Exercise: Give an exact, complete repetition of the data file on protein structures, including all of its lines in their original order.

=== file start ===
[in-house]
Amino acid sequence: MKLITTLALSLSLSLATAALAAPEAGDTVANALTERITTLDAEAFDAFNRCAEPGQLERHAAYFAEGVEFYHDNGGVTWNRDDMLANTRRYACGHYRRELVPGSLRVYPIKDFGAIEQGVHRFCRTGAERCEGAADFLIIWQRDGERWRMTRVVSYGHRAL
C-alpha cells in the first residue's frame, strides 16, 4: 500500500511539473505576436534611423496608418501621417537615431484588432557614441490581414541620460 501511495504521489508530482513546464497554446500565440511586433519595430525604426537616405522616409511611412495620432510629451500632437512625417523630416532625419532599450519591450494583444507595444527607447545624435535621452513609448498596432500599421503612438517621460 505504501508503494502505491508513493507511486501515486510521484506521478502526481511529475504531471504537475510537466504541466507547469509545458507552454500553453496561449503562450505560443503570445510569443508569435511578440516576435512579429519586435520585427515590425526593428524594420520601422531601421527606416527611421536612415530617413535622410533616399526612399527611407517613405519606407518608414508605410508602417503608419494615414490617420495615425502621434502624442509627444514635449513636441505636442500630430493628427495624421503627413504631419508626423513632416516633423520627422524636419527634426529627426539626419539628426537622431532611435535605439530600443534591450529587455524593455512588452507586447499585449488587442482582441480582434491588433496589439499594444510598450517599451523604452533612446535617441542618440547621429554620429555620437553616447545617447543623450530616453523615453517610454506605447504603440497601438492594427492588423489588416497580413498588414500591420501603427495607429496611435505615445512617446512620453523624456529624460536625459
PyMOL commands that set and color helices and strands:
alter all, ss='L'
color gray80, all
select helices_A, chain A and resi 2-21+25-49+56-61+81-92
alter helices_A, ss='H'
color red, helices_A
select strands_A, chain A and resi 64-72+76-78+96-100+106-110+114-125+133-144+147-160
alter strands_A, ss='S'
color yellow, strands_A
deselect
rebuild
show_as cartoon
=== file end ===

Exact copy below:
[in-house]
Amino acid sequence: MKLITTLALSLSLSLATAALAAPEAGDTVANALTERITTLDAEAFDAFNRCAEPGQLERHAAYFAEGVEFYHDNGGVTWNRDDMLANTRRYACGHYRRELVPGSLRVYPIKDFGAIEQGVHRFCRTGAERCEGAADFLIIWQRDGERWRMTRVVSYGHRAL
C-alpha cells in the first residue's frame, strides 16, 4: 500500500511539473505576436534611423496608418501621417537615431484588432557614441490581414541620460 501511495504521489508530482513546464497554446500565440511586433519595430525604426537616405522616409511611412495620432510629451500632437512625417523630416532625419532599450519591450494583444507595444527607447545624435535621452513609448498596432500599421503612438517621460 505504501508503494502505491508513493507511486501515486510521484506521478502526481511529475504531471504537475510537466504541466507547469509545458507552454500553453496561449503562450505560443503570445510569443508569435511578440516576435512579429519586435520585427515590425526593428524594420520601422531601421527606416527611421536612415530617413535622410533616399526612399527611407517613405519606407518608414508605410508602417503608419494615414490617420495615425502621434502624442509627444514635449513636441505636442500630430493628427495624421503627413504631419508626423513632416516633423520627422524636419527634426529627426539626419539628426537622431532611435535605439530600443534591450529587455524593455512588452507586447499585449488587442482582441480582434491588433496589439499594444510598450517599451523604452533612446535617441542618440547621429554620429555620437553616447545617447543623450530616453523615453517610454506605447504603440497601438492594427492588423489588416497580413498588414500591420501603427495607429496611435505615445512617446512620453523624456529624460536625459
PyMOL commands that set and color helices and strands:
alter all, ss='L'
color gray80, all
select helices_A, chain A and resi 2-21+25-49+56-61+81-92
alter helices_A, ss='H'
color red, helices_A
select strands_A, chain A and resi 64-72+76-78+96-100+106-110+114-125+133-144+147-160
alter strands_A, ss='S'
color yellow, strands_A
deselect
rebuild
show_as cartoon